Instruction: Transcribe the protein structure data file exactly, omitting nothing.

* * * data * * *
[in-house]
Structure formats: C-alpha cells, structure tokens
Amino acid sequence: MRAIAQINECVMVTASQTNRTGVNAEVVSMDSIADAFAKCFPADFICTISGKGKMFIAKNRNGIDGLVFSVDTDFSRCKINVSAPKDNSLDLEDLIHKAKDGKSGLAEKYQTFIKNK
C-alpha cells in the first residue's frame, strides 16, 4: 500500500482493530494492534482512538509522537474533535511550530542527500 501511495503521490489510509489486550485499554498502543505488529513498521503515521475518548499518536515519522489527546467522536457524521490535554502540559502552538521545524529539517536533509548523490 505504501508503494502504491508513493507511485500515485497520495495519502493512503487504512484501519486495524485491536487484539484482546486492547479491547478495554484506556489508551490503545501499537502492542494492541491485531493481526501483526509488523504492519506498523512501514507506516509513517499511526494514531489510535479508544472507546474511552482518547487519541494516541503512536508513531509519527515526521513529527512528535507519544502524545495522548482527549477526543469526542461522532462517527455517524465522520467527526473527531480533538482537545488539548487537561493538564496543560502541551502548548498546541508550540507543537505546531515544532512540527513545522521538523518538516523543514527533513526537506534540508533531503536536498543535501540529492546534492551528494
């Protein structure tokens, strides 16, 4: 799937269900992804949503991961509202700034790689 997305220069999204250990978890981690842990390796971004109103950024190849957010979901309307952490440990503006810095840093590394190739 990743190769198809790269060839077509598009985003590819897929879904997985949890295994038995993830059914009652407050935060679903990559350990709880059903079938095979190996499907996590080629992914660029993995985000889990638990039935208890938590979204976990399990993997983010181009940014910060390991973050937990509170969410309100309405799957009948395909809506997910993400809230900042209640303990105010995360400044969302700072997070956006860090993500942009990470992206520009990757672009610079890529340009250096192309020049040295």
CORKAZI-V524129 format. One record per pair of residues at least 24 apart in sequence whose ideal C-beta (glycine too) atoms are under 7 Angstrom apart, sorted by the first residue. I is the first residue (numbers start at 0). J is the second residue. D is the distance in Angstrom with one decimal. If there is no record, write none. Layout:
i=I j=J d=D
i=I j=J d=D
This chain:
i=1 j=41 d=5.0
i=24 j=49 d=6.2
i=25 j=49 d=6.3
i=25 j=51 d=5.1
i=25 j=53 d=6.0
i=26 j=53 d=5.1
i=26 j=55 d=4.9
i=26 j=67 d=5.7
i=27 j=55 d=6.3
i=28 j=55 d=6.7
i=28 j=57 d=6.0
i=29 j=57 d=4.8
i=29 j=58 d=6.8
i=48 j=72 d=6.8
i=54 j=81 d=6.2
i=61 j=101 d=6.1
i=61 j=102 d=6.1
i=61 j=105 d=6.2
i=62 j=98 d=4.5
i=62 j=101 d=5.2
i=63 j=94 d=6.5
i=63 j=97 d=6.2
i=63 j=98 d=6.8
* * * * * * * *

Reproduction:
[in-house]
Structure formats: C-alpha cells, structure tokens
Amino acid sequence: MRAIAQINECVMVTASQTNRTGVNAEVVSMDSIADAFAKCFPADFICTISGKGKMFIAKNRNGIDGLVFSVDTDFSRCKINVSAPKDNSLDLEDLIHKAKDGKSGLAEKYQTFIKNK
C-alpha cells in the first residue's frame, strides 16, 4: 500500500482493530494492534482512538509522537474533535511550530542527500 501511495503521490489510509489486550485499554498502543505488529513498521503515521475518548499518536515519522489527546467522536457524521490535554502540559502552538521545524529539517536533509548523490 505504501508503494502504491508513493507511485500515485497520495495519502493512503487504512484501519486495524485491536487484539484482546486492547479491547478495554484506556489508551490503545501499537502492542494492541491485531493481526501483526509488523504492519506498523512501514507506516509513517499511526494514531489510535479508544472507546474511552482518547487519541494516541503512536508513531509519527515526521513529527512528535507519544502524545495522548482527549477526543469526542461522532462517527455517524465522520467527526473527531480533538482537545488539548487537561493538564496543560502541551502548548498546541508550540507543537505546531515544532512540527513545522521538523518538516523543514527533513526537506534540508533531503536536498543535501540529492546534492551528494
């Protein structure tokens, strides 16, 4: 799937269900992804949503991961509202700034790689 997305220069999204250990978890981690842990390796971004109103950024190849957010979901309307952490440990503006810095840093590394190739 990743190769198809790269060839077509598009985003590819897929879904997985949890295994038995993830059914009652407050935060679903990559350990709880059903079938095979190996499907996590080629992914660029993995985000889990638990039935208890938590979204976990399990993997983010181009940014910060390991973050937990509170969410309100309405799957009948395909809506997910993400809230900042209640303990105010995360400044969302700072997070956006860090993500942009990470992206520009990757672009610079890529340009250096192309020049040295």
CORKAZI-V524129 format. One record per pair of residues at least 24 apart in sequence whose ideal C-beta (glycine too) atoms are under 7 Angstrom apart, sorted by the first residue. I is the first residue (numbers start at 0). J is the second residue. D is the distance in Angstrom with one decimal. If there is no record, write none. Layout:
i=I j=J d=D
i=I j=J d=D
This chain:
i=1 j=41 d=5.0
i=24 j=49 d=6.2
i=25 j=49 d=6.3
i=25 j=51 d=5.1
i=25 j=53 d=6.0
i=26 j=53 d=5.1
i=26 j=55 d=4.9
i=26 j=67 d=5.7
i=27 j=55 d=6.3
i=28 j=55 d=6.7
i=28 j=57 d=6.0
i=29 j=57 d=4.8
i=29 j=58 d=6.8
i=48 j=72 d=6.8
i=54 j=81 d=6.2
i=61 j=101 d=6.1
i=61 j=102 d=6.1
i=61 j=105 d=6.2
i=62 j=98 d=4.5
i=62 j=101 d=5.2
i=63 j=94 d=6.5
i=63 j=97 d=6.2
i=63 j=98 d=6.8